Bristol has a healthy appetite for sustainable fashion. One local businesswoman is tapping into what she hopes will become a perennial trend…

After seeing the damage done by the high street’s fast-fashion dynamic, Amelia Twine – if the name sounds familiar, it’ll be because she was co-creator of the Eat Drink Bristol Fashion events and restaurants – decided to swap her sustainable food agenda for sustainable fashion. Givewearlove.com is the exciting new Bristol-based online boutique she’s launched as a result, putting together curated edits of stylish and ethical womenswear. It’s actively fundraising for organisations working to secure a better future for the fashion industry too – connecting shoppers with its issues and raising awareness of what needs to be done to make it all far healthier.

With established and emerging sustainable brands, the ongoing theme is wholesome production stories. Having hosted sustainable food summits and sat on the board of the Sustainable Restaurant Association, Amelia has already worked to support change in the food industry in favour of sustainability, and founded her fashion project with similar intentions for another industry so in need of a new model and modus operandi.

…I began to see some critical parallels between the issues food production faced and those in the production of clothing and textiles…

“For years people were confused about our brand name Eat Drink Bristol Fashion – those who weren’t aware of the phrase ‘shipshape and Bristol fashion’, would ask what the fashion element was,” she says. “Of course there wasn’t one, but this got me thinking about the fashion industry. I began to see some critical parallels between the issues food production faced and those in the production of clothing and textiles. The land is degraded, water is polluted, people and animals are exploited, there is a lack of transparency and accountability. Everything deplorable in current global food systems seemed so often replicated in fashion. But the industry is already changing for the better and I wanted to help it on its way to a greener future.”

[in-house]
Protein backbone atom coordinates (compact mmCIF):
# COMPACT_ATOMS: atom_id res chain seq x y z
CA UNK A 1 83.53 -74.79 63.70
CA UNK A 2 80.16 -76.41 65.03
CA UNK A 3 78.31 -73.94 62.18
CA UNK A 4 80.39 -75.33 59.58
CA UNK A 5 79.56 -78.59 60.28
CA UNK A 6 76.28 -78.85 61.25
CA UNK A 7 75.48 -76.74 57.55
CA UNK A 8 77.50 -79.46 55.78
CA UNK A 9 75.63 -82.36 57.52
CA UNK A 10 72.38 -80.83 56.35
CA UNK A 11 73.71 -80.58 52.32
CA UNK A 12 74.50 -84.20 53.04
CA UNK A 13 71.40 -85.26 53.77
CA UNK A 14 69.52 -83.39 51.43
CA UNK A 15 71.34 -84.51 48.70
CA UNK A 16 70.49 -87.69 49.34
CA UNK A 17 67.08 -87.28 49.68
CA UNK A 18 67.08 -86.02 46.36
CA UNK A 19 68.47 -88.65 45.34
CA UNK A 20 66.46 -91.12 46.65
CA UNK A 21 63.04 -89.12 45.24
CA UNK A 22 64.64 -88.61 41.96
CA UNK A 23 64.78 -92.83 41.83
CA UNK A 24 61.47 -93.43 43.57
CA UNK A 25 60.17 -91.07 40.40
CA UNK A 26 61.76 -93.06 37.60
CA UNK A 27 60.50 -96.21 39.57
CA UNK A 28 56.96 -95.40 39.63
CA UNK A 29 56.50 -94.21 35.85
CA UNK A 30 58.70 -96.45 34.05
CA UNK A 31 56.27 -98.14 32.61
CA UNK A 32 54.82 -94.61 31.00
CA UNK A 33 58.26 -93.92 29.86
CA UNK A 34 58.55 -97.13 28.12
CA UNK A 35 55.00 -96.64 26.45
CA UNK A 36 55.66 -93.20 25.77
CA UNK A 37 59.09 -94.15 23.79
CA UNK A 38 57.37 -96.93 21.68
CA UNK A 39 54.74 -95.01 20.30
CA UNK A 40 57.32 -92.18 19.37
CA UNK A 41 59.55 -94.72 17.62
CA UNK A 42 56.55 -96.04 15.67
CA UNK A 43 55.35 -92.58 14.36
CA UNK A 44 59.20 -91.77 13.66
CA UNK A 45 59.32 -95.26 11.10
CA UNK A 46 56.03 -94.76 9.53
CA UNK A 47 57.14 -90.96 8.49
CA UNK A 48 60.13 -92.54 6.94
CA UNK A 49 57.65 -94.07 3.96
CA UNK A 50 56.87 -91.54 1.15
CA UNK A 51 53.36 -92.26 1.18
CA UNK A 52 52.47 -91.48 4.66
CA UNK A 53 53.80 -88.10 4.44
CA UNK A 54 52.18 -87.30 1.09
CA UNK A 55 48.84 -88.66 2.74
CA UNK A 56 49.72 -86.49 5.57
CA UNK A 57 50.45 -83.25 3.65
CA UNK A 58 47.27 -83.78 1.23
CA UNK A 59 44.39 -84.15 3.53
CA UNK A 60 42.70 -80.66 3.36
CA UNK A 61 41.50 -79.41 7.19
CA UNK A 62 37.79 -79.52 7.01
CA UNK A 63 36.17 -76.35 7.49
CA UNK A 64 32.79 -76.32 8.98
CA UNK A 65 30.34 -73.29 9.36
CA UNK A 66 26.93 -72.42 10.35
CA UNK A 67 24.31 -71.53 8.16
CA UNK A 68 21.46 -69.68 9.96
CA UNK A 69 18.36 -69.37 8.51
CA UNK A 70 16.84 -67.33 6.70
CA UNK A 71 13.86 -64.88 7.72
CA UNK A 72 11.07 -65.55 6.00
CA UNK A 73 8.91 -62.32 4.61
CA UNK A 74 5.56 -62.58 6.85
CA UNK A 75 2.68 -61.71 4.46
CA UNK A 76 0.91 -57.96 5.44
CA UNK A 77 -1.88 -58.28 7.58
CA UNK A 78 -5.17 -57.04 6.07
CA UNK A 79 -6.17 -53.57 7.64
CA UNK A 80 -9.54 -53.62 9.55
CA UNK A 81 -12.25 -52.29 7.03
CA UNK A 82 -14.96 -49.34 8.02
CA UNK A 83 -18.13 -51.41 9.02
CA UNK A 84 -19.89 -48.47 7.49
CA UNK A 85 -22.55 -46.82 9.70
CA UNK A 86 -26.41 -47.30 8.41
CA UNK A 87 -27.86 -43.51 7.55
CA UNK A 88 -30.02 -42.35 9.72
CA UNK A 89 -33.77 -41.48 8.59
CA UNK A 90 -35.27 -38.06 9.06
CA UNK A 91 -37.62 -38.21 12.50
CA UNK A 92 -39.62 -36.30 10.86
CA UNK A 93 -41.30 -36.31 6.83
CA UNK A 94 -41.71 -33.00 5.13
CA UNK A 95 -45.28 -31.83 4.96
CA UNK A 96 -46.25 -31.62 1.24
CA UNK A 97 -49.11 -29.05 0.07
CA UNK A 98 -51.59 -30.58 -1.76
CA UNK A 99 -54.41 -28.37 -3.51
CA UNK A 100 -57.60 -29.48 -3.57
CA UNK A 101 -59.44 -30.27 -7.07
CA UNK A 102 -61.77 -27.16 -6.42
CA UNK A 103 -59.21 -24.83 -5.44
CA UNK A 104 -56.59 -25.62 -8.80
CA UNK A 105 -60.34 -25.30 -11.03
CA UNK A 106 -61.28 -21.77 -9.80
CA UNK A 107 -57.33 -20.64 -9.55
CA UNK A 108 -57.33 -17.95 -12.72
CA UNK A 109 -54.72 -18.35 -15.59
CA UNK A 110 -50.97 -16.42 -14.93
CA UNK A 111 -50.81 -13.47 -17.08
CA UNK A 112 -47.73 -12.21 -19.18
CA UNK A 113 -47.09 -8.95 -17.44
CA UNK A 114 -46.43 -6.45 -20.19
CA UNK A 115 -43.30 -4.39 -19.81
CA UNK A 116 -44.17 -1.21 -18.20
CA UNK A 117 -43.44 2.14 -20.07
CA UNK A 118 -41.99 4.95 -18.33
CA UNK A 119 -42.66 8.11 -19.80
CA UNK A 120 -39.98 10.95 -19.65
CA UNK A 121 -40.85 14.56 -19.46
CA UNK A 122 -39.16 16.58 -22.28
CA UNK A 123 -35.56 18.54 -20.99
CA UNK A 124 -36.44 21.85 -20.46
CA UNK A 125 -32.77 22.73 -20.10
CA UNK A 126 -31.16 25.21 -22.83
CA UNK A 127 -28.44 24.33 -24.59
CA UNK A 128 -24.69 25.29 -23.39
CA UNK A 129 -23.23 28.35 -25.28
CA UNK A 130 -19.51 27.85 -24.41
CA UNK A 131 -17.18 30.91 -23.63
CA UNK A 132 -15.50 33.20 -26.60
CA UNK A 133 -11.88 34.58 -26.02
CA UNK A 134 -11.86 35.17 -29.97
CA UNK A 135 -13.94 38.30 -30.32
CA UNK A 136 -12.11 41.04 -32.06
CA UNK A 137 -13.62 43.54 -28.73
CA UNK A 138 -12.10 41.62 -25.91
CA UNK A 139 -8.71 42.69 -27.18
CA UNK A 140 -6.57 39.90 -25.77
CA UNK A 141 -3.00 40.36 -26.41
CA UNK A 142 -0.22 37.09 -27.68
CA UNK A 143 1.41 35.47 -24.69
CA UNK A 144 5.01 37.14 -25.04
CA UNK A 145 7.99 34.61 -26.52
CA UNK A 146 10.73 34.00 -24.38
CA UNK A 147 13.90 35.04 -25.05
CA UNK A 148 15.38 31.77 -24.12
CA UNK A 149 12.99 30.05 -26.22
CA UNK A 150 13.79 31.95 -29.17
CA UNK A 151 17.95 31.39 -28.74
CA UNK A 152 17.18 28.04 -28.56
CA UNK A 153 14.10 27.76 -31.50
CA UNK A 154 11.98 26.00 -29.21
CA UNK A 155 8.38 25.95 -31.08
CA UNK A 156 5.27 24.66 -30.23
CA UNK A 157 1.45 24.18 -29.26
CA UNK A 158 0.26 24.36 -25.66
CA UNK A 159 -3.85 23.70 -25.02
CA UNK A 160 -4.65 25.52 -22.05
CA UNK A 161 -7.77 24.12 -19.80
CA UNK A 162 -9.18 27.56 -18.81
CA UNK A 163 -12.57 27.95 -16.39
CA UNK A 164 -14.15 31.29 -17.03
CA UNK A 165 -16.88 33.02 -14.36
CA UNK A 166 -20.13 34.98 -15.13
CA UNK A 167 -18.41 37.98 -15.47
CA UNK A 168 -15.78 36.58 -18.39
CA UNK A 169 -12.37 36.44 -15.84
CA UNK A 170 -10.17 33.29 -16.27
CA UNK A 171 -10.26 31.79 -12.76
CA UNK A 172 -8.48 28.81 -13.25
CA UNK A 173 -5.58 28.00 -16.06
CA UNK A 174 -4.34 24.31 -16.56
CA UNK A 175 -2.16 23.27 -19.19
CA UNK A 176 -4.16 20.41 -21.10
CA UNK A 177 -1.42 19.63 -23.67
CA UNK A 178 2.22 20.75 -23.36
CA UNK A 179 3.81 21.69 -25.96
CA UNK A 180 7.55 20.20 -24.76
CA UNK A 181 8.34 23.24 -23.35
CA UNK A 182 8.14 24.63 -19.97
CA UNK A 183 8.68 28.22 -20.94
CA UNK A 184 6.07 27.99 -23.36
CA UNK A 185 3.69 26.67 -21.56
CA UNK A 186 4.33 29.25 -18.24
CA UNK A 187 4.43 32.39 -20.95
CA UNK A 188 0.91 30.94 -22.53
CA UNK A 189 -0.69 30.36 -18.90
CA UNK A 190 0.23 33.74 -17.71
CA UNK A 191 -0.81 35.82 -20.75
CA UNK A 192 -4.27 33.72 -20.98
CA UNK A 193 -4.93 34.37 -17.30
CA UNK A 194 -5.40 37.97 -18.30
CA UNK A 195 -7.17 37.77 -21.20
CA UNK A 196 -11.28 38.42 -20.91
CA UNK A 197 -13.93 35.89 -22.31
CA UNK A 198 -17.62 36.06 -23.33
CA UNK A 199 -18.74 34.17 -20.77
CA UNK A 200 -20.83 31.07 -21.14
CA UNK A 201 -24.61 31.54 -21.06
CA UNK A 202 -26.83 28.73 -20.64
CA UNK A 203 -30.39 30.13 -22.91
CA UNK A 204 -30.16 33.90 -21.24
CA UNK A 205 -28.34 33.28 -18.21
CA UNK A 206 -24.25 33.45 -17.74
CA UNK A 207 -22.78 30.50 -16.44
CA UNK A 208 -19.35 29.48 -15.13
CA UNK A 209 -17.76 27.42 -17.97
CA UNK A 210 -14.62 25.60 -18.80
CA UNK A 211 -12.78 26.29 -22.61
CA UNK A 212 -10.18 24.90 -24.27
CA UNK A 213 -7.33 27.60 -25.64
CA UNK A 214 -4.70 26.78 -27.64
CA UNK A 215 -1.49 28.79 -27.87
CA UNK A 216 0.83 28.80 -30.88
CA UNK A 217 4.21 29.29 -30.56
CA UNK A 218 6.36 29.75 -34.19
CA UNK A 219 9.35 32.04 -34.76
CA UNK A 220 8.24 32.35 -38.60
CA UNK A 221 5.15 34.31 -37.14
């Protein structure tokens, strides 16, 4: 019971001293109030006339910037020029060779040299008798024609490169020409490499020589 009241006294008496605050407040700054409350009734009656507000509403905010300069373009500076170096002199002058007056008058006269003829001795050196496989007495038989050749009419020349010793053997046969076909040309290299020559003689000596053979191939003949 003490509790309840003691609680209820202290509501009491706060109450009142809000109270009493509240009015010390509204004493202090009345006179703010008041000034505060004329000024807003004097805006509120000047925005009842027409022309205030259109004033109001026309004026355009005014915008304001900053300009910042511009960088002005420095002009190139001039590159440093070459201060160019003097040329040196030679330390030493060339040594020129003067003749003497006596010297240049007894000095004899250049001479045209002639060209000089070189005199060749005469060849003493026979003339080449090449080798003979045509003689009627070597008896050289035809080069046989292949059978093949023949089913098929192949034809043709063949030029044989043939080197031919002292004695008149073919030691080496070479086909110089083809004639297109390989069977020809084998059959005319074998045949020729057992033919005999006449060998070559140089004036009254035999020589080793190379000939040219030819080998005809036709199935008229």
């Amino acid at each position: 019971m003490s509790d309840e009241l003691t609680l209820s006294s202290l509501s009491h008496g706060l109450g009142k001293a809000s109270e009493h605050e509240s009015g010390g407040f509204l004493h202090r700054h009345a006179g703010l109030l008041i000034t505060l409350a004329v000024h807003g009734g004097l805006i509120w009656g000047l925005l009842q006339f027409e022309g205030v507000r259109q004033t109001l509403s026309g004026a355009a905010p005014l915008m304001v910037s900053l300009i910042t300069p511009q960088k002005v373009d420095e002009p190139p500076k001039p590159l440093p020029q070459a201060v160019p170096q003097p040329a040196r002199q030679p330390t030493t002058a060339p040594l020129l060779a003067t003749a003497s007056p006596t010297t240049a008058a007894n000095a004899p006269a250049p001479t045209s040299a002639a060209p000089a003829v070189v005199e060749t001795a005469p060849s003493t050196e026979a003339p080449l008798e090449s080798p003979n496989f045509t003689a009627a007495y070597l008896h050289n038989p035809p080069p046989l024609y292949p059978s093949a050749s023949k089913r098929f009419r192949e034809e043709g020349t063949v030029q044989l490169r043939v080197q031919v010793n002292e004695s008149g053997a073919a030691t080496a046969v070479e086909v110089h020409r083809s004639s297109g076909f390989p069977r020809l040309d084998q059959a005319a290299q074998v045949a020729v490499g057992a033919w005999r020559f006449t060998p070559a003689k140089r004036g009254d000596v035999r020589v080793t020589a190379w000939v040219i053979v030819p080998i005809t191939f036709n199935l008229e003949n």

A partnership has been launched with the charity TRAID (which stands for textile re-use and international development) and Amelia has also collaborated with Bristol-based brand Something Elsie Vintage. “We want to actively engage the style-savvy shopper with the issues facing the industry and give them the opportunity to support positive action by donating small amounts to fantastic organisations that are doing invaluable work supporting the people and planet.”

Outfit of the month

The fresh spring ensemble features People Tree, Beaumont Organic, Ethletic and Tribe Alive garments

Amelia breaks down this fresh ensemble with from the Give Wear Love early spring edit – with lovely clean lines, four favoured brands and a whole lot of Bristol attitude…

Buying better cotton

‘Gaia’ tee
Brand: People Tree
Fabric: Organic cotton